New office to promote religious freedom worldwide

Parliament

by James Morgan

 A characteristic of Canada’s post-World War II history has been the promotion of human rights and freedoms, not just within the country, but on a global level. Now, the federal government is attempting to ensure religious freedom worldwide can be enjoyed. During the 2011 federal election campaign, the Conservative Party promised to create an Office of Religious Freedom within the Department of Foreign Affairs, a promise that was reiterated in the Speech from the Throne after the election.

“This office will be created to promote and protect freedom of religion and belief, consistent with core Canadian values such as freedom, democracy, human rights, and the rule of law. Most importantly, it will demonstrate that Canada truly is a free society,” said Foreign Affairs Minister John Baird in remarks made at the opening of stakeholder consultations on the establishment of the office.

The Minister added that Canada is in a unique position to encourage religious freedom in other nations because of its own society being composed of many ethnicities and religions. He referred to attacks on Coptic Christians during the following year as one example of how the office could promote tolerance in Egypt. In another example, he said, “I stand with Roman Catholic priests and other Christian clergy and their laity, as they are driven underground to worship in China while their leaders are detained.

The plan has come under criticism from mainstream media with accusations that the office could be misused to attract ethnic support to the Conservative Party, something Minister Baird strongly denies: “Freedom of religion is one of the first things in the Charter (of Rights and Freedoms),” he said, “It’s one of the first things in the Bill of Rights, it’s front and centre in the UN Declaration of Human Rights—it’s an essential human right; I don’t see any concern about that at all.” Other organizations such as Amnesty International Canada have also expressed concerns about the closed-door meetings on the proposed office: “There is such complete secrecy about it,” Amnesty head Alex Neve told the CBC, noting the organization was not invited to attend consultations.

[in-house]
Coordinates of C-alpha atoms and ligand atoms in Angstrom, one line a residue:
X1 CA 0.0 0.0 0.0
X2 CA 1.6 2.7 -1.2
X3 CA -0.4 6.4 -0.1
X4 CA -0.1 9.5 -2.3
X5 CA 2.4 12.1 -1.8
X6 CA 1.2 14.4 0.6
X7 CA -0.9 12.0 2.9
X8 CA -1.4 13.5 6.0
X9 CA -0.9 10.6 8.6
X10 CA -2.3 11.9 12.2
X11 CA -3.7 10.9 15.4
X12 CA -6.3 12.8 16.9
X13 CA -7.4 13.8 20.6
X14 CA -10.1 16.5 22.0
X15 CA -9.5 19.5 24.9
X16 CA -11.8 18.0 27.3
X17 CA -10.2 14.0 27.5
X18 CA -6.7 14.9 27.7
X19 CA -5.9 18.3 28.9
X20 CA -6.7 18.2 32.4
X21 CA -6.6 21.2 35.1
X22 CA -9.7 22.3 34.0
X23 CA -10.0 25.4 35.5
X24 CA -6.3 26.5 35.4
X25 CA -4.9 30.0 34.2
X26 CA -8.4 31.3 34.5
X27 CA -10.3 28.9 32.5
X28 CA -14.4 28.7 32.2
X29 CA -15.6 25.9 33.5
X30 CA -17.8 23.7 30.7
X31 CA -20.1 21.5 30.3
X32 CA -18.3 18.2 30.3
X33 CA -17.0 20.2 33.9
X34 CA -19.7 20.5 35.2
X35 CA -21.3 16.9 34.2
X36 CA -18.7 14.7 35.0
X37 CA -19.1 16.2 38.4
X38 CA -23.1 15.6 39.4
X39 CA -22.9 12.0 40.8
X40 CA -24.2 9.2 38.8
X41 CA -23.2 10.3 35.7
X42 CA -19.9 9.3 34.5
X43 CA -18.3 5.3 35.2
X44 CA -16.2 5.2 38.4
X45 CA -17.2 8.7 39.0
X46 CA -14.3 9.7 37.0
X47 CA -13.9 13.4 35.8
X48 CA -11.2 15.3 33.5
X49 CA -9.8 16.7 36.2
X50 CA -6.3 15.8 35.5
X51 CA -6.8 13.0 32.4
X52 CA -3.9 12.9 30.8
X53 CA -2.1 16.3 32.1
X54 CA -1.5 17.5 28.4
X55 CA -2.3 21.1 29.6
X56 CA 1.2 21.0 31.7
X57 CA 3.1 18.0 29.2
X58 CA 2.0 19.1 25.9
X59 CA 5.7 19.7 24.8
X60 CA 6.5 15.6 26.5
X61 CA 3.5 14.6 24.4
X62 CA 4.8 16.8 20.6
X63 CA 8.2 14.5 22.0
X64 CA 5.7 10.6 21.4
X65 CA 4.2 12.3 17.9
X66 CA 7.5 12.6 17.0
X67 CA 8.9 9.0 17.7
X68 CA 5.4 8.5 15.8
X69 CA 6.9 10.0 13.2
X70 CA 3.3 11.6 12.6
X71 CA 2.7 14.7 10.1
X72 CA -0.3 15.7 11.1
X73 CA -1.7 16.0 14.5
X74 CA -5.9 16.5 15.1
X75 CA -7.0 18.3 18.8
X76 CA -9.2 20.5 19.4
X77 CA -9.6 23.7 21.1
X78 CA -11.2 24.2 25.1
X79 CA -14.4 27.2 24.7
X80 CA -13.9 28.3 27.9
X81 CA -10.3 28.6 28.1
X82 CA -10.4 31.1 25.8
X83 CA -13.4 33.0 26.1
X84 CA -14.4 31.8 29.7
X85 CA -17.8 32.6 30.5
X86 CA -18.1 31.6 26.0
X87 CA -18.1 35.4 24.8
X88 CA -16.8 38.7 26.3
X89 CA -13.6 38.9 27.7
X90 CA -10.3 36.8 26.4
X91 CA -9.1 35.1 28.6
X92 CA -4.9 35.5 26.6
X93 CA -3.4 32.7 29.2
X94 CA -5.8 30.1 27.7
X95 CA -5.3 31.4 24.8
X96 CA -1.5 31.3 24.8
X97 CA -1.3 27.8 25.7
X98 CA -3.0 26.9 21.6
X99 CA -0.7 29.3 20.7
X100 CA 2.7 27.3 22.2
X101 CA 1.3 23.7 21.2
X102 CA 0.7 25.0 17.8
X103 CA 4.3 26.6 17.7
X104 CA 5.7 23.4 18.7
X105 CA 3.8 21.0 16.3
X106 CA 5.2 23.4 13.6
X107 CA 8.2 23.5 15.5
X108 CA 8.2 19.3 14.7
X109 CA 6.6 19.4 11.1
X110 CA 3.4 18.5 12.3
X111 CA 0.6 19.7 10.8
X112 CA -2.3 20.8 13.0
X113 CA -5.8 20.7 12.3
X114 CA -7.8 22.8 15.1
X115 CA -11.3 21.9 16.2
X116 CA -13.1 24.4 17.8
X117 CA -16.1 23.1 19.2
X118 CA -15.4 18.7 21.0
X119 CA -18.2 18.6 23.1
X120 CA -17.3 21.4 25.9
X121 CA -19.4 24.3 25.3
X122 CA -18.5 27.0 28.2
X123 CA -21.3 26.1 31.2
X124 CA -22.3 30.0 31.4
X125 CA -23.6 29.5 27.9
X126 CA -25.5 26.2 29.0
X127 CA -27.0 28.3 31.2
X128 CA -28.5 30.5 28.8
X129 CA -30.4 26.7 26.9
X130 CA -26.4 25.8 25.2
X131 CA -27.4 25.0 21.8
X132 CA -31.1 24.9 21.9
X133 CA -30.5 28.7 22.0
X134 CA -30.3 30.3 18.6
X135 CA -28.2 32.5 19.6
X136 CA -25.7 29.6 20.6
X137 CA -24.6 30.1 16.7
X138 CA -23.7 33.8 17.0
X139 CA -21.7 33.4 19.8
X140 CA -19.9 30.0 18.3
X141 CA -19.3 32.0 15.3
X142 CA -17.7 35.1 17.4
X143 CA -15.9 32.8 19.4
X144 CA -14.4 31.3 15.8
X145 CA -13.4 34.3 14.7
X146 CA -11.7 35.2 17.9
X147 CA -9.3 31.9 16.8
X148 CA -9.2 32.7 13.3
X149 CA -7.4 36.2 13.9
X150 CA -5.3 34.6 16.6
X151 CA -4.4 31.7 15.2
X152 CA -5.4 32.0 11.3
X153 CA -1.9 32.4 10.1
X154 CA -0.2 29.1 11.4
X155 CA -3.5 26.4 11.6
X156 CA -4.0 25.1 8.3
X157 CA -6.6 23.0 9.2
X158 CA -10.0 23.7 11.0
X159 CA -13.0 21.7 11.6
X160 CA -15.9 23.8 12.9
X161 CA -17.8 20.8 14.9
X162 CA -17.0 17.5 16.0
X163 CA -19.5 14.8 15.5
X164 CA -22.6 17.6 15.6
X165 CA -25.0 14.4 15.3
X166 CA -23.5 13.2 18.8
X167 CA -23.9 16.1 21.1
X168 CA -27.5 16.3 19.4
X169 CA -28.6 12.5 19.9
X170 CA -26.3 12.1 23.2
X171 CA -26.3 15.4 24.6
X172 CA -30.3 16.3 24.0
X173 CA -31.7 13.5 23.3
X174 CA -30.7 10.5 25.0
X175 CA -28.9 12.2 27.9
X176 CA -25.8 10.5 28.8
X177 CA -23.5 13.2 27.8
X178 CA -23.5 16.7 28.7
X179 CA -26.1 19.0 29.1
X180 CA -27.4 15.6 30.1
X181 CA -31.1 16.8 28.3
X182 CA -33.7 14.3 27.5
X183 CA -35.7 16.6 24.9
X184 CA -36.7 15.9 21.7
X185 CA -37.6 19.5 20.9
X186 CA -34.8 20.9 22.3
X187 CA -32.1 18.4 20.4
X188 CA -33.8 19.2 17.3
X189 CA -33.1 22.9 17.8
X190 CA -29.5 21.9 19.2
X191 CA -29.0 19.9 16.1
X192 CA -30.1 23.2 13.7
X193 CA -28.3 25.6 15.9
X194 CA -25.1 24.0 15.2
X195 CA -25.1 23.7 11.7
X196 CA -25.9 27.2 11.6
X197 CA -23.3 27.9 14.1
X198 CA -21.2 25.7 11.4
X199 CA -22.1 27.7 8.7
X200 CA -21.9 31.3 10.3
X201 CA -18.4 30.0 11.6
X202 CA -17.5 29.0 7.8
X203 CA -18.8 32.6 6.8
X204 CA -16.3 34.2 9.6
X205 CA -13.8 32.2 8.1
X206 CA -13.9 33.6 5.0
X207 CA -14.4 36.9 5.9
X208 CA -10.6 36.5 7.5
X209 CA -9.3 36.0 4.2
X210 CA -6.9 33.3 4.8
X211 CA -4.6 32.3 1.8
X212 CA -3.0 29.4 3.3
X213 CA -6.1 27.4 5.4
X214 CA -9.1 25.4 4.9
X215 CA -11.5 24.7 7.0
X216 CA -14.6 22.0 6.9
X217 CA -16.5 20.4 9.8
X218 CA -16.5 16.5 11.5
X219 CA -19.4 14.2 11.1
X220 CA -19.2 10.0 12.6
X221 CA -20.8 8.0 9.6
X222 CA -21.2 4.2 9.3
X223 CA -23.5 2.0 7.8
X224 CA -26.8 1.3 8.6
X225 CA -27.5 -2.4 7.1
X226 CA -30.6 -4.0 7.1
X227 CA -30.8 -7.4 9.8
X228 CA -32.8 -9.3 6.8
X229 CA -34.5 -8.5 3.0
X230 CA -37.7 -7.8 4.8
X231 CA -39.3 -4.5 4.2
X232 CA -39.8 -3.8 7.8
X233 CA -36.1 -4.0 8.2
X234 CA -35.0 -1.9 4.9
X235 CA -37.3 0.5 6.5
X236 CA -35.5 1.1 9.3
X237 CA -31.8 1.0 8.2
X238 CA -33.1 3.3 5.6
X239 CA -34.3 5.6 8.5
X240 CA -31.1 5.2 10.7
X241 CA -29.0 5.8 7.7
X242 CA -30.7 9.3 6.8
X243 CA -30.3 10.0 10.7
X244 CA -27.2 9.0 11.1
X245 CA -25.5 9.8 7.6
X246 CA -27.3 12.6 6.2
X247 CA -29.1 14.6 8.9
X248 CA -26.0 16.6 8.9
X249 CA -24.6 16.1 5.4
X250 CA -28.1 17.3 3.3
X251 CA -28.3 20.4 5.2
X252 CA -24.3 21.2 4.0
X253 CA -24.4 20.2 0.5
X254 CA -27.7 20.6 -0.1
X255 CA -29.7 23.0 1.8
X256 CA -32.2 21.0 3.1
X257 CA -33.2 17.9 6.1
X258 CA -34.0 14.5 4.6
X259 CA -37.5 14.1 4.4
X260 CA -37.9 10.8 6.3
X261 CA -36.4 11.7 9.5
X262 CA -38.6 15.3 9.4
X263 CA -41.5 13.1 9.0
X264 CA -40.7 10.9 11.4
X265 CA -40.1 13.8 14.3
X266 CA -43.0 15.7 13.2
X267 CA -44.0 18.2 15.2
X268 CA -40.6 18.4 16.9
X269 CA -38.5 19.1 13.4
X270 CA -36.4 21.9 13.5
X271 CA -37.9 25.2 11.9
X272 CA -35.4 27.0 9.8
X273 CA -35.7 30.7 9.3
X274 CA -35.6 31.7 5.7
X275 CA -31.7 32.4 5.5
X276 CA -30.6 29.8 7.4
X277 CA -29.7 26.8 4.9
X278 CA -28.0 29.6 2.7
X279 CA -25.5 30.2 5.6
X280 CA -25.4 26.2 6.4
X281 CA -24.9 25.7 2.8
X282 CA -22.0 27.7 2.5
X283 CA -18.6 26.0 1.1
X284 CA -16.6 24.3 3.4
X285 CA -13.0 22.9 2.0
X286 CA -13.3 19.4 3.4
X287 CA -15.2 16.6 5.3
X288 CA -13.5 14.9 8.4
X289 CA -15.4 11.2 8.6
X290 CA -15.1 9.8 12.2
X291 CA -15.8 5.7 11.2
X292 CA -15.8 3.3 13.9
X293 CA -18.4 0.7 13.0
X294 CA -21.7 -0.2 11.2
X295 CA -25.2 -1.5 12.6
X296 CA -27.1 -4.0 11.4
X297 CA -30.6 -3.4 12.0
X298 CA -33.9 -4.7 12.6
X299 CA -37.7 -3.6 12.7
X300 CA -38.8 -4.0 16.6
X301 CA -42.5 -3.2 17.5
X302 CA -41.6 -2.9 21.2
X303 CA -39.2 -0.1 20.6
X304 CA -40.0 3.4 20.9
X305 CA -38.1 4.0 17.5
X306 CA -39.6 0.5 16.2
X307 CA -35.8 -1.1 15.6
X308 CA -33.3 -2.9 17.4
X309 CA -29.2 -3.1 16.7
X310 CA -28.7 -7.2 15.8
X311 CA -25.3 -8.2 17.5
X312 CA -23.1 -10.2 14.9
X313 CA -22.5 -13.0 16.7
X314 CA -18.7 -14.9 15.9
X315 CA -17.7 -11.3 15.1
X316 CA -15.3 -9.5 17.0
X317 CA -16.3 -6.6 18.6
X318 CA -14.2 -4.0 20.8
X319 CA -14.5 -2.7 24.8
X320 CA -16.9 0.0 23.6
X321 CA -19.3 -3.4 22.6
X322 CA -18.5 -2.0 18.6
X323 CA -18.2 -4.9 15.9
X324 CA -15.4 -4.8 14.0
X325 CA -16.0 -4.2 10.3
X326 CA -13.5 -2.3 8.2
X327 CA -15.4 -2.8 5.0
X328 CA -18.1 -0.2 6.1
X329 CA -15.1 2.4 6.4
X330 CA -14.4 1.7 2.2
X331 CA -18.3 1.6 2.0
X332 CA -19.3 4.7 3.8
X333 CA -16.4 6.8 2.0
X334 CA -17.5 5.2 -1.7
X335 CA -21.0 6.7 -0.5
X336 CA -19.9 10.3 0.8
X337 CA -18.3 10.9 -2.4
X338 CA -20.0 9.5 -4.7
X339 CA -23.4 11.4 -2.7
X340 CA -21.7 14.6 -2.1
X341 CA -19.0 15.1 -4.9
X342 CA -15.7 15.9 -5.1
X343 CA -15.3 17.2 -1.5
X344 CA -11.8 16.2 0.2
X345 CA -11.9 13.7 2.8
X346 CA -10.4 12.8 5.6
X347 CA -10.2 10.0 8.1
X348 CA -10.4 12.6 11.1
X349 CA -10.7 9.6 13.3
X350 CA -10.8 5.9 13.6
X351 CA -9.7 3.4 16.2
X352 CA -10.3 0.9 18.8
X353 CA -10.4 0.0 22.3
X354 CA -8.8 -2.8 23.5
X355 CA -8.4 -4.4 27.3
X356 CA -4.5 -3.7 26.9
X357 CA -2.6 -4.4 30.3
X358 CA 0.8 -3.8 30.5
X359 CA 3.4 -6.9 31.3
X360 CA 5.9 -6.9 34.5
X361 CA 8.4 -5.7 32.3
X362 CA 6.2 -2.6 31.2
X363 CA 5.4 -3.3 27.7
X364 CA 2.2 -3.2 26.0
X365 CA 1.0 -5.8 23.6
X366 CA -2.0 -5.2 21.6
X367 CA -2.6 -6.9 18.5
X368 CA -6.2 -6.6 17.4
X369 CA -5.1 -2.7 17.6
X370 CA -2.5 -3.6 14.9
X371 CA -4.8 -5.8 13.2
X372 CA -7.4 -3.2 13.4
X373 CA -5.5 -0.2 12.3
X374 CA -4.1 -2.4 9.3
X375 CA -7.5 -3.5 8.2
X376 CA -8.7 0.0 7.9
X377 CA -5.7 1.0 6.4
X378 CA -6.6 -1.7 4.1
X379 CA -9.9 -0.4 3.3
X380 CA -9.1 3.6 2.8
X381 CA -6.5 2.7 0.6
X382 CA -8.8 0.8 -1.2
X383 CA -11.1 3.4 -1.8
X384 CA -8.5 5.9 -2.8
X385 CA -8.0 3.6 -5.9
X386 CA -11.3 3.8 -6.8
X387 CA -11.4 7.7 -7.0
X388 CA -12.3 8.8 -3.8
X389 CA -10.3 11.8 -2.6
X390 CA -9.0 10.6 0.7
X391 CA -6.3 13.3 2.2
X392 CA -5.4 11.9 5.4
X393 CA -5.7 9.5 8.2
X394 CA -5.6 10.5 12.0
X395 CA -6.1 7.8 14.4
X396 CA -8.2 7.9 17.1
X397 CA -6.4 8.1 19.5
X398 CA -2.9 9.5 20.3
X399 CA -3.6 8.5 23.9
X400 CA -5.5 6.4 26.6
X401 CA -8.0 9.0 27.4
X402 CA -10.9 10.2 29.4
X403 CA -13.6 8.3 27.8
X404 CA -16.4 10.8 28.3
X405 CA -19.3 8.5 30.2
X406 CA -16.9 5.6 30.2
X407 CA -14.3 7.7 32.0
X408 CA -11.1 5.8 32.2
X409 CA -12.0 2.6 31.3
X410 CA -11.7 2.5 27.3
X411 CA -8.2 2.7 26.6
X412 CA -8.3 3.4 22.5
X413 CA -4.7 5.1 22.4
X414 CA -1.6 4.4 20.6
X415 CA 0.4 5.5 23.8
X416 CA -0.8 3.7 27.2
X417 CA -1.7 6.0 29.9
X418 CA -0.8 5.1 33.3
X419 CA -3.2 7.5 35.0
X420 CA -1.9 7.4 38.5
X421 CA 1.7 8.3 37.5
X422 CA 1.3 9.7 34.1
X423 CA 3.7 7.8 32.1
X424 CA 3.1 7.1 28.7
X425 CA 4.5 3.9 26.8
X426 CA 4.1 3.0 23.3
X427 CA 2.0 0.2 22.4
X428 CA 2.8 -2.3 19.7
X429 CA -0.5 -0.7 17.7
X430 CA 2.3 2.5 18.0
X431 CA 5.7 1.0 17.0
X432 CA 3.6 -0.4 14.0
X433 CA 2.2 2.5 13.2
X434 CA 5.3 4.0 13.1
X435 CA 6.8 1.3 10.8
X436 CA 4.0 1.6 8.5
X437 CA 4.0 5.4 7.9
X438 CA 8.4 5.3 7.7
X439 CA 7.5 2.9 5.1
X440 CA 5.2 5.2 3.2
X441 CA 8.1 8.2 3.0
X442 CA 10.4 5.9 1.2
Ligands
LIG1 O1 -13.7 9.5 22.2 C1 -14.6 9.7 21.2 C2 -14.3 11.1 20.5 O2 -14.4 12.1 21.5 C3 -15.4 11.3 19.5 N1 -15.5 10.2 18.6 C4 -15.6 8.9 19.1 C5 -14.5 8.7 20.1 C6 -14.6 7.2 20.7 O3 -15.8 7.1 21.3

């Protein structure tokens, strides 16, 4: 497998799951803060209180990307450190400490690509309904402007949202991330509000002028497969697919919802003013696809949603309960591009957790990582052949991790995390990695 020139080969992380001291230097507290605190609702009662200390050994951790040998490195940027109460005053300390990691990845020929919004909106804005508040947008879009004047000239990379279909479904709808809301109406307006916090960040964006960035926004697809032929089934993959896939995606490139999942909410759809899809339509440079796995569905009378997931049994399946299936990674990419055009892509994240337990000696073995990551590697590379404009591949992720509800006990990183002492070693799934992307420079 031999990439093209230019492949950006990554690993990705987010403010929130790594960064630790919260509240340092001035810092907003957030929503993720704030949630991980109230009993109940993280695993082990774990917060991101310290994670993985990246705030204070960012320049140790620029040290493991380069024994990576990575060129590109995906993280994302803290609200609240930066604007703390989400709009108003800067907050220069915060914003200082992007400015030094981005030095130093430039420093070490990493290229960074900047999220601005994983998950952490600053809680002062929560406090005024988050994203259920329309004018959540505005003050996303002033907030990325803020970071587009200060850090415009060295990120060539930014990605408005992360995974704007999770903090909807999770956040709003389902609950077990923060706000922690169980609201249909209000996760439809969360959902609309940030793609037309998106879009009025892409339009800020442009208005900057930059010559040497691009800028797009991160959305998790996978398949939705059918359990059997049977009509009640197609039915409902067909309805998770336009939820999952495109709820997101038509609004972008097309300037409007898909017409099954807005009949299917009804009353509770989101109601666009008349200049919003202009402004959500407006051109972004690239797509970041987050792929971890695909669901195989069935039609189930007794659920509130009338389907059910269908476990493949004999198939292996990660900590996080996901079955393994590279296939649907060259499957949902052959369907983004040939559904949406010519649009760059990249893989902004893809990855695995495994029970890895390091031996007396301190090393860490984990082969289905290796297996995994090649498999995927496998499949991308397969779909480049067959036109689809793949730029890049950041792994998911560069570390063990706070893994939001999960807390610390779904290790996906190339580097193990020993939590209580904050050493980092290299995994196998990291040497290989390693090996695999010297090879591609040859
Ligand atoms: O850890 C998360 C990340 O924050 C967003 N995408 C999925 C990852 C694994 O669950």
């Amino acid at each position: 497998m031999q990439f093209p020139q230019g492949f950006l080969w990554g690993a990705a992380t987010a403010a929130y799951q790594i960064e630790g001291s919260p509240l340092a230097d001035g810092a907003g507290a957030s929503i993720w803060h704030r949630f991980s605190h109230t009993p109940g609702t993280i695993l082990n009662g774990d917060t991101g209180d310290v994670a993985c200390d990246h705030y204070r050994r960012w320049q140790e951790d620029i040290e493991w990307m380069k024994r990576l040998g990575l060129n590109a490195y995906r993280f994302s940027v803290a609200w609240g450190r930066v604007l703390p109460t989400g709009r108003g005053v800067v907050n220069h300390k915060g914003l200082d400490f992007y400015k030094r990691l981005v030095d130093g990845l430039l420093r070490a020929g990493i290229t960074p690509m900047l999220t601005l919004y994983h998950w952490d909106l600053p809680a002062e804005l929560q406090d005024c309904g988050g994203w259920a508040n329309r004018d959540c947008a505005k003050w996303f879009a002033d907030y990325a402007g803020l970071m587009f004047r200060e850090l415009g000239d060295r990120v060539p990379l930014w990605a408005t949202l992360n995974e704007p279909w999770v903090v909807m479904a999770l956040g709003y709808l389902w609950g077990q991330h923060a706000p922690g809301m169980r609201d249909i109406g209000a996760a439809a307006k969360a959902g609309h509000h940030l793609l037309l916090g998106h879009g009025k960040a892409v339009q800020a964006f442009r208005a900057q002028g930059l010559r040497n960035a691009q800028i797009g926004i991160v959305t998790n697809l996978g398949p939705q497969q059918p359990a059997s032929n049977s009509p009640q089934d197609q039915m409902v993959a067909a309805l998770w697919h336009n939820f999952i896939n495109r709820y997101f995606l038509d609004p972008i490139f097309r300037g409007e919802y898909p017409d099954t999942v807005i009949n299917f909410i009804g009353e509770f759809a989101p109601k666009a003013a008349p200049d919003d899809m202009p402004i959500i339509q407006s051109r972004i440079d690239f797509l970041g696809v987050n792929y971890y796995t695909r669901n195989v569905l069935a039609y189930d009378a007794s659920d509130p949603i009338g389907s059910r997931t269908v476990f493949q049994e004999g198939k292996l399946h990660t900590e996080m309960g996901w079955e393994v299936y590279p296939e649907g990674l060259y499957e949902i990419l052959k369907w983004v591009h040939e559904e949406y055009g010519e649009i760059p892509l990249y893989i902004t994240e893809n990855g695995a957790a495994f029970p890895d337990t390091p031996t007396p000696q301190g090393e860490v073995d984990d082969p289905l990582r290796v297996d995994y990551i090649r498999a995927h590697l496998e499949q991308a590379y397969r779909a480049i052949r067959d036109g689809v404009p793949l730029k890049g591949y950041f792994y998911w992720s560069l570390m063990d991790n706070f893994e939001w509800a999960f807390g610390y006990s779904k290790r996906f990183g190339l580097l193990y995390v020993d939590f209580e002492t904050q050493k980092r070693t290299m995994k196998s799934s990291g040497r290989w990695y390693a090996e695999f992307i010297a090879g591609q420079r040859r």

Former Liberal leader Michael Ignatieff, now a professor at the University of Toronto, has offered cautious support for the Office of Religious Freedom, as long as it does not become influenced by groups the Conservatives wish to establish a support base among, or ignore other human rights concerns. In the Globe and Mail on January 4, Professor Ignatieff said the office could “turn a Canadian spotlight on people in danger.”

Now that the consultation process is complete, the government is expected to officially announce the establishment of the Office of Religious Freedom and details of its mandate and function in the coming months.

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Posted By: Matthew Block
Posted On: January 12, 2012
Posted In: Headline, National News,

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